Earlier this week, Ars Technica ran an article about CMA Communications, a rural ISP that, for a time at least, began to display banner ads on all websites a customer visited. This move angered customers, who already paid for their Internet access, but it also was earning the attention of webmasters who were having ads injected into their sites, often covering up existing ad spots.
Though CMA Communications appears to have abandoned the project, it brought site manipulation to the limelight in a major way. It was the first time an ISP, supposedly an impartial intermediary, was interfering with customers’ Internet traffic for the purpose of injecting ads.
But just because CMA has stopped doesn’t mean that your site gets to your visitors exactly the way you intend. Unwanted site manipulation has been a problem for webmasters for some time and it may get a lot worse.
Though most bloggers know to check their theme on multiple browsers and devices, all of that tweaking and fine-tuning may be for naught if intermediaries, either with or without user permission, alter your site and give them a different experience.
So what are your visitors actually seeing when they come to your site? The answer may be more complex than you may realize. Read More
Imagine sitting down to your computer one morning and opening up your blog. However, instead of finding your homepage your admin panel staring back at you, you instead see a bright red warning screen telling you that malware has been detected on the site and you are advised not to enter.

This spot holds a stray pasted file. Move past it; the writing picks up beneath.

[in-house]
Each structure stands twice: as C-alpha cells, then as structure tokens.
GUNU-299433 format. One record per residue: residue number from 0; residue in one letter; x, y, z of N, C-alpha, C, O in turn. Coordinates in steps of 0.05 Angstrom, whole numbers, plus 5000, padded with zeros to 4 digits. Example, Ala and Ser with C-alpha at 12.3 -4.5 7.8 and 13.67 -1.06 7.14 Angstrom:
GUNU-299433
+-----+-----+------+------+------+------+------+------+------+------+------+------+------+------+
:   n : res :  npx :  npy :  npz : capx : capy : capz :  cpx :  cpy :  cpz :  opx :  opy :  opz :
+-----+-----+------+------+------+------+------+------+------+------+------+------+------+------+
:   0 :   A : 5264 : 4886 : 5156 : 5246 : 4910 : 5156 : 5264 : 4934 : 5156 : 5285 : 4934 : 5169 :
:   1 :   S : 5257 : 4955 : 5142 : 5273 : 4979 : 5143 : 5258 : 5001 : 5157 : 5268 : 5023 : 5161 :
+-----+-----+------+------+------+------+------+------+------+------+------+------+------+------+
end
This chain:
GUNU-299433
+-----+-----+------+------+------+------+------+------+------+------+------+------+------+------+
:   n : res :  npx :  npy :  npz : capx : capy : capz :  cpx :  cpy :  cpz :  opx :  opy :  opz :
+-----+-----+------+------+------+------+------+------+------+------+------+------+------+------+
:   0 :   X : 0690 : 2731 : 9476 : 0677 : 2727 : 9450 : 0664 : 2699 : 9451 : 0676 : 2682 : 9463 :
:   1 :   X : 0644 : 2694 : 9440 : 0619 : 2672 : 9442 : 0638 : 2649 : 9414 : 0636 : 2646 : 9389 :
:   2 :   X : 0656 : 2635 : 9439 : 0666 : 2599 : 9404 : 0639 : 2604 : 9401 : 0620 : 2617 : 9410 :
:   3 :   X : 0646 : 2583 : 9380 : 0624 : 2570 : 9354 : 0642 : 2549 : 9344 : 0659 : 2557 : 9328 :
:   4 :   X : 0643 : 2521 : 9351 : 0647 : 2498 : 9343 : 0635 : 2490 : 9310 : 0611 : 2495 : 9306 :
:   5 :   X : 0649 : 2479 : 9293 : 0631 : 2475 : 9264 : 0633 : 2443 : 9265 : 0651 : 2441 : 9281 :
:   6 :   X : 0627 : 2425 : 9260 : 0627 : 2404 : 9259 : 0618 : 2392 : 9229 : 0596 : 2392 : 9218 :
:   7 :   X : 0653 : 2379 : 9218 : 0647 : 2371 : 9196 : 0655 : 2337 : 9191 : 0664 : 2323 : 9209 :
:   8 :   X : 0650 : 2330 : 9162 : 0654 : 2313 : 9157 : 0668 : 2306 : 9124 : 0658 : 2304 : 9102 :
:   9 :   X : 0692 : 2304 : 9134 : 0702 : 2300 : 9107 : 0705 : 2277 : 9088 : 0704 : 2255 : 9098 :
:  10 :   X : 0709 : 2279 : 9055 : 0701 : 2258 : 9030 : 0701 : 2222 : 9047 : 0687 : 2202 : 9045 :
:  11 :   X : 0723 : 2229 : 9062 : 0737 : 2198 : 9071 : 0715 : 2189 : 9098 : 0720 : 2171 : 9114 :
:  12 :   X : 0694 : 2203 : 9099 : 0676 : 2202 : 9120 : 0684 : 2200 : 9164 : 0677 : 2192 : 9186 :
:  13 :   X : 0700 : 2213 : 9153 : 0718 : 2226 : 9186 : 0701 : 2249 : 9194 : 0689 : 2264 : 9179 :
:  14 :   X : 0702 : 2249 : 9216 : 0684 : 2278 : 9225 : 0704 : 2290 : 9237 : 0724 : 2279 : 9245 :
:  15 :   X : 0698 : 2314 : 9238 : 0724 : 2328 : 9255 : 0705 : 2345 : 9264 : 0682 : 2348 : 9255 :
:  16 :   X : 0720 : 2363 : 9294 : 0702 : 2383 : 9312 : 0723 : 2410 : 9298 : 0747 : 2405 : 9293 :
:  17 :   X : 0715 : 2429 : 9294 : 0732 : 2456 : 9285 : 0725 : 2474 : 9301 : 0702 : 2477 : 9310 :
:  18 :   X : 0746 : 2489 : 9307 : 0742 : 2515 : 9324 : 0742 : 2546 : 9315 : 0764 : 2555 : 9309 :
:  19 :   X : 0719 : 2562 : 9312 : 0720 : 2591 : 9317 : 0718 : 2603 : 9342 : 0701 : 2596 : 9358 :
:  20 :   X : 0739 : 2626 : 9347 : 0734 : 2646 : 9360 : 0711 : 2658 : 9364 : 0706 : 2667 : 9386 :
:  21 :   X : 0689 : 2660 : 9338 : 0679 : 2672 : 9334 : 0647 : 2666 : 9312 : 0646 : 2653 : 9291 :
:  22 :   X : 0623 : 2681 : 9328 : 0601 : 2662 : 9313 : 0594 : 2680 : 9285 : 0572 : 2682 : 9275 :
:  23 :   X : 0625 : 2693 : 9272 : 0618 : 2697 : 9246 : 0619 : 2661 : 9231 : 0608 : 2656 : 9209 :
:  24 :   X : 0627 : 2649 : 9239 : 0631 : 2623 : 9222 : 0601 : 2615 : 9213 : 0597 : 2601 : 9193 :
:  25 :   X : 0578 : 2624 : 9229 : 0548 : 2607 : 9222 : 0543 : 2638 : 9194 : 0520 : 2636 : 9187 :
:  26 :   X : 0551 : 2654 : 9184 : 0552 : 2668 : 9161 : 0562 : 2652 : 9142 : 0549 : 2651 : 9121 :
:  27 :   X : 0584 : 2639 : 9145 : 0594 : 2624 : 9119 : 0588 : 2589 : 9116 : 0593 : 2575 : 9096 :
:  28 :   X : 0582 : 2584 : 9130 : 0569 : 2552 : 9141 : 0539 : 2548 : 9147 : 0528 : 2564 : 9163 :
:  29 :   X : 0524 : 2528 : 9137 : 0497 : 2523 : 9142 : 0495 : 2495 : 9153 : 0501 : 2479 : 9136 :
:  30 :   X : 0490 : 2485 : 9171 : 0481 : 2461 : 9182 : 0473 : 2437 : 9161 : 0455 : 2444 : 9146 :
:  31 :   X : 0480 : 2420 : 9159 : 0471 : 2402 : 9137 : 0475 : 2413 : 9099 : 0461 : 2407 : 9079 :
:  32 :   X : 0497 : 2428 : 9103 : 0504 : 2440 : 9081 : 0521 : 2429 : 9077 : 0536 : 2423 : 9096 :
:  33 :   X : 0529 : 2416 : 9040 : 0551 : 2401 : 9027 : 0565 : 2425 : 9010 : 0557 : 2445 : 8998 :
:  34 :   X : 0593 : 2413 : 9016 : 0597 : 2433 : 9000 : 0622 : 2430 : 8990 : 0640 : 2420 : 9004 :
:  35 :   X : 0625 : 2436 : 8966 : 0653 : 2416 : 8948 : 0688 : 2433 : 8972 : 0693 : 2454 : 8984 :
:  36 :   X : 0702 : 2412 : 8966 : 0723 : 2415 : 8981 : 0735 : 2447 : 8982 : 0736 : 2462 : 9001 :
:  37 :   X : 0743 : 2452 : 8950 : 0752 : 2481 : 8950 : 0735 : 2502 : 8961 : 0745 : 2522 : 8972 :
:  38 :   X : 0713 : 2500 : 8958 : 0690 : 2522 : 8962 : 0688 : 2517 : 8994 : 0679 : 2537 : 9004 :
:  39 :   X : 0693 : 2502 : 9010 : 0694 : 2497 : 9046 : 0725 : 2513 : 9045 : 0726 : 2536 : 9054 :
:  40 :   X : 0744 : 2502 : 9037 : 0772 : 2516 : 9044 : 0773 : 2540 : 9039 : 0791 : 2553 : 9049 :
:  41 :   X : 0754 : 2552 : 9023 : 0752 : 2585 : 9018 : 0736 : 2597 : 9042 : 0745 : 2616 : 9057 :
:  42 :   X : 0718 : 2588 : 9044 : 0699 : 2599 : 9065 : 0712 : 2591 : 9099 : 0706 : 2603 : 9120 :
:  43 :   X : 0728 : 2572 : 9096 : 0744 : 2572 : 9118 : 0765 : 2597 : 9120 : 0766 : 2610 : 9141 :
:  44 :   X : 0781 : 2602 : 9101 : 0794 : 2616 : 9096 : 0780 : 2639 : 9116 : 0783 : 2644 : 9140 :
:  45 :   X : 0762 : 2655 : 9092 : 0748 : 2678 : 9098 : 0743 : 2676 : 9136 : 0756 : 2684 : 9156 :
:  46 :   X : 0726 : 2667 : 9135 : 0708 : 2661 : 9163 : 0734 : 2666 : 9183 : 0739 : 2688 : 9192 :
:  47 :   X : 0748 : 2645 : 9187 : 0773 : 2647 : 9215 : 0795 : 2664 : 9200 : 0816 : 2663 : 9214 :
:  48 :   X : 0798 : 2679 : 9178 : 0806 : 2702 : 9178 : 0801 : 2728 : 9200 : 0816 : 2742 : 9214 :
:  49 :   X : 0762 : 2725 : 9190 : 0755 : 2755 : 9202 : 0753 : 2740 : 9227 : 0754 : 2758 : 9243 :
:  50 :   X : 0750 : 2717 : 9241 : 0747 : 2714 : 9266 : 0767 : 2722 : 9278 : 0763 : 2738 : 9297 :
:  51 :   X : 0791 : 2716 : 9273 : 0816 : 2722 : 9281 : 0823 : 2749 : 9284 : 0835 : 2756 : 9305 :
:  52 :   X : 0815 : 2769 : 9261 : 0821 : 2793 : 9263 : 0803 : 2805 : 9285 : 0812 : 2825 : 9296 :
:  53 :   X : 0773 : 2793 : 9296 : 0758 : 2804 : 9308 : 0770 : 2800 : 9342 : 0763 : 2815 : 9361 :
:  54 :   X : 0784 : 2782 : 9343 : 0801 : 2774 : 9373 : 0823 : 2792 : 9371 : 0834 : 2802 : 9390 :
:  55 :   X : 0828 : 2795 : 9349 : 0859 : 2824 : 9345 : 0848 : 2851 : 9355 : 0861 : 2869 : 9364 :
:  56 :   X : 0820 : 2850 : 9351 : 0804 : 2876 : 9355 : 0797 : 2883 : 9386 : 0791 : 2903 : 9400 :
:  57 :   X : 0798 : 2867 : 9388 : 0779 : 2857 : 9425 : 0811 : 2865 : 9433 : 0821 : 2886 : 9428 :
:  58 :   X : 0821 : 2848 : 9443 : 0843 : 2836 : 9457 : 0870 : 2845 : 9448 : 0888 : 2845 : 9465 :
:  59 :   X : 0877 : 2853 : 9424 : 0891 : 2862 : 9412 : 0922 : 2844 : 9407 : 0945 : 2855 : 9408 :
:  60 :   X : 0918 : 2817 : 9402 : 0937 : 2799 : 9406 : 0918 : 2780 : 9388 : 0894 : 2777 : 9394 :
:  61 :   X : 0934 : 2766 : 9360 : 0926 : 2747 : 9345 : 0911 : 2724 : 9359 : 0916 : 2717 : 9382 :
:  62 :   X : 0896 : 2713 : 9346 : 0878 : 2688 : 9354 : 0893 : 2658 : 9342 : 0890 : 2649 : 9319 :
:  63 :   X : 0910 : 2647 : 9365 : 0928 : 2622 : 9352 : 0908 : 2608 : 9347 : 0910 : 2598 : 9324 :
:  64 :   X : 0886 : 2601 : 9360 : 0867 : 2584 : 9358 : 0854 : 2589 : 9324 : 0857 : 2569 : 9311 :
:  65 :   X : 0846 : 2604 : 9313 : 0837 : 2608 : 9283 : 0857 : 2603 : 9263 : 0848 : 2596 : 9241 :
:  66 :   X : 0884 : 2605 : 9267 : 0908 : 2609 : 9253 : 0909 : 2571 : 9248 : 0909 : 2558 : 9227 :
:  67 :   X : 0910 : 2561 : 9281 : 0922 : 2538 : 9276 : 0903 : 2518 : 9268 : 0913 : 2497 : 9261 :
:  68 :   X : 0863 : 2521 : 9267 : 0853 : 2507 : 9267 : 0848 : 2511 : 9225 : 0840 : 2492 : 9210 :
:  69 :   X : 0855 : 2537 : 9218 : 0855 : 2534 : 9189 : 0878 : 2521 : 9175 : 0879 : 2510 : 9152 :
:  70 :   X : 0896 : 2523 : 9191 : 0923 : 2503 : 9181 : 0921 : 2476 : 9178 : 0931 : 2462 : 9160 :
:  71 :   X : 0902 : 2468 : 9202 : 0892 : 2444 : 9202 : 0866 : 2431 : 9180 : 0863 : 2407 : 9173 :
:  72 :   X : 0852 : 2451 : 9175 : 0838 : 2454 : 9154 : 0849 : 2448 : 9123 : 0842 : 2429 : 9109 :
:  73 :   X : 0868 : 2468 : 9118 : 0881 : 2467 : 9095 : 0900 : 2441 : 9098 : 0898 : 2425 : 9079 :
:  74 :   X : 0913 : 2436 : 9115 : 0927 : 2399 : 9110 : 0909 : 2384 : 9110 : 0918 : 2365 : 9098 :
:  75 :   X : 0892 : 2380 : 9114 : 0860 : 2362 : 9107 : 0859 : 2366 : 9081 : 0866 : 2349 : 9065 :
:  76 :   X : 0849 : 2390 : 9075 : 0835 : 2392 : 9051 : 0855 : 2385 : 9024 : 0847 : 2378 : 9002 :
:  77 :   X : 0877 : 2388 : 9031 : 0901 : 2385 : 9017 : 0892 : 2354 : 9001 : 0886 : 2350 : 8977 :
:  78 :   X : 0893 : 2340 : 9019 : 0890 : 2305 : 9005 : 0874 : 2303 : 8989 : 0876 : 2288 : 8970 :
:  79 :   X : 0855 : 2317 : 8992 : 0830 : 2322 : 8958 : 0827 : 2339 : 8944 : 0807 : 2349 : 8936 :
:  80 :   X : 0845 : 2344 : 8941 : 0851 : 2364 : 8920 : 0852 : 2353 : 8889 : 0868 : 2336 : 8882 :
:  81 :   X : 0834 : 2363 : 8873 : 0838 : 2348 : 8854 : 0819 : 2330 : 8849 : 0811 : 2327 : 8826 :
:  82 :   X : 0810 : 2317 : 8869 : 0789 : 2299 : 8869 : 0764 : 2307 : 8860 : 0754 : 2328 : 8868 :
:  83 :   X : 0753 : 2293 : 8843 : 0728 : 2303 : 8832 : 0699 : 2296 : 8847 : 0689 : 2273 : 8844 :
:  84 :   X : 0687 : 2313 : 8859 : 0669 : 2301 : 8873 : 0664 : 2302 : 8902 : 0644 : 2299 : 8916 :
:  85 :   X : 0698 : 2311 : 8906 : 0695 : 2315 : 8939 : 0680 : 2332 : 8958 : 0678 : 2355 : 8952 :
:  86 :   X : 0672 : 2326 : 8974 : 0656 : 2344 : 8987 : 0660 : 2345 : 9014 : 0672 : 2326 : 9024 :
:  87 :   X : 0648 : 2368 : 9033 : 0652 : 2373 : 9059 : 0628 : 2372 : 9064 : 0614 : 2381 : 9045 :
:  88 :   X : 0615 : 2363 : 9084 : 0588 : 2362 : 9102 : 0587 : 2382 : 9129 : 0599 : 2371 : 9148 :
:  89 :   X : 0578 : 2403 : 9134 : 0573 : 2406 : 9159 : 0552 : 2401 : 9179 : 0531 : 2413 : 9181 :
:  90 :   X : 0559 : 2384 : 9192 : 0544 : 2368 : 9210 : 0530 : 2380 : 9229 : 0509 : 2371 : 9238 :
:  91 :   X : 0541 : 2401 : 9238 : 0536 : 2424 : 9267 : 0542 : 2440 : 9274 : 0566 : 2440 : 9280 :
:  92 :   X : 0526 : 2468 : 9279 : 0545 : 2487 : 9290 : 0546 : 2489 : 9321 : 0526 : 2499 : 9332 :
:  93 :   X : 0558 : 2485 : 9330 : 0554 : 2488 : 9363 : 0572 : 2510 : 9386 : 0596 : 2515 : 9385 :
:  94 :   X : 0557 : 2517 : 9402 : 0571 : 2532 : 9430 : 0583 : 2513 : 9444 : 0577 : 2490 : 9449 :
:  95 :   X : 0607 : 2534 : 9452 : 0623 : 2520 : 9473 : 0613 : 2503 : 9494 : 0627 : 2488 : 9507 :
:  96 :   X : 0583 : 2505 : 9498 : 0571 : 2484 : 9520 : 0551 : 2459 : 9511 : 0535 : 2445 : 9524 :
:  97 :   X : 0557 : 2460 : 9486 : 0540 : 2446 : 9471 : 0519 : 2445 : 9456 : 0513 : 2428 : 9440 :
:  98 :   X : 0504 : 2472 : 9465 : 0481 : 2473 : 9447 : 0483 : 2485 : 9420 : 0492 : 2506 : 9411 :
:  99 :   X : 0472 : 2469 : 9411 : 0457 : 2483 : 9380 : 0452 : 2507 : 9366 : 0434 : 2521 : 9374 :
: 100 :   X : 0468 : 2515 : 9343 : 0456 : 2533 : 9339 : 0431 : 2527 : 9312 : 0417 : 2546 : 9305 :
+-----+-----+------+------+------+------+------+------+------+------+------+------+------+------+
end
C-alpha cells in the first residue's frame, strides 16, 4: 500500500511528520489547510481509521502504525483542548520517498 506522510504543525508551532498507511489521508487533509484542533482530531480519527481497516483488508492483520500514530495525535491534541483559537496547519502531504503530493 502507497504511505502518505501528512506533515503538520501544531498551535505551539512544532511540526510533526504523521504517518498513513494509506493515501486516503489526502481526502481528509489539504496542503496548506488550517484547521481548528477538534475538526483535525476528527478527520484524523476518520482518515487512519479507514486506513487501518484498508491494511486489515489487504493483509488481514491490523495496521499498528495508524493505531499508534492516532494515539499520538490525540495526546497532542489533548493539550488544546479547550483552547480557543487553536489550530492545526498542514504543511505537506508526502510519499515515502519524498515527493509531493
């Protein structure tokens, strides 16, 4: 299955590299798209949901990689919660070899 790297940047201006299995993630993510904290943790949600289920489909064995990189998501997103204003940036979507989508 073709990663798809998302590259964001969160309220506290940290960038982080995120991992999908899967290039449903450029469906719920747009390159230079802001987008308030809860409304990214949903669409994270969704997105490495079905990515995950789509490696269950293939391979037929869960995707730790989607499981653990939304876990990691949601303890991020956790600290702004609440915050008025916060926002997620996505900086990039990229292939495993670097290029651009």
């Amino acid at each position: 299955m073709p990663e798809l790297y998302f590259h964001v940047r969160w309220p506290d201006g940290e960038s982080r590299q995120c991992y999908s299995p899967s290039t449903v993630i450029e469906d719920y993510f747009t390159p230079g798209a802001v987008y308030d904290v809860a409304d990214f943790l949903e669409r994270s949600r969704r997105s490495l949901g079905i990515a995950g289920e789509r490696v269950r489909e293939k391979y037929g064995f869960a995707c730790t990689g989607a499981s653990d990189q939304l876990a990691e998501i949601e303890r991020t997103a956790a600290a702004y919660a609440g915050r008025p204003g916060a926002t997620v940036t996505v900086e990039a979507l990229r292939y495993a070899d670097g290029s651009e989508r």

The realization quickly sinks in that, if you are seeing that error, so is everyone else trying to visit your site. You begin to hurry and try to figure out what happened but quickly realize that your site has been compromised and, if you’re even able to log in, you have a very big mess to clean up. Worst of all, when you’re done, you have to apply for reconsideration with Google and other security companies and then wait 12 hours or more for the warning to clear off.
It’s a painful process and, in the best of circumstances it can ruin an entire day and, in the worst, it can destroy an otherwise healthy site.
Still, it is an all-too-common occurrence on the Web. Bloggers learn too late that their sites are vulnerable and are left to clean up the mess an attacker leaves behind. That mess could be as simple as adding malware to the site, inserting spam links into the theme or defacing the site but in some extreme cases, it can go as far as to delete everything the blogger has done.
To help keep you, your visitors and your site safe(r) from hackers, you need to make sure your server is secure. Fortunately, it isn’t very complicated but failure to spend the time and energy today can be very costly tomorrow. Read More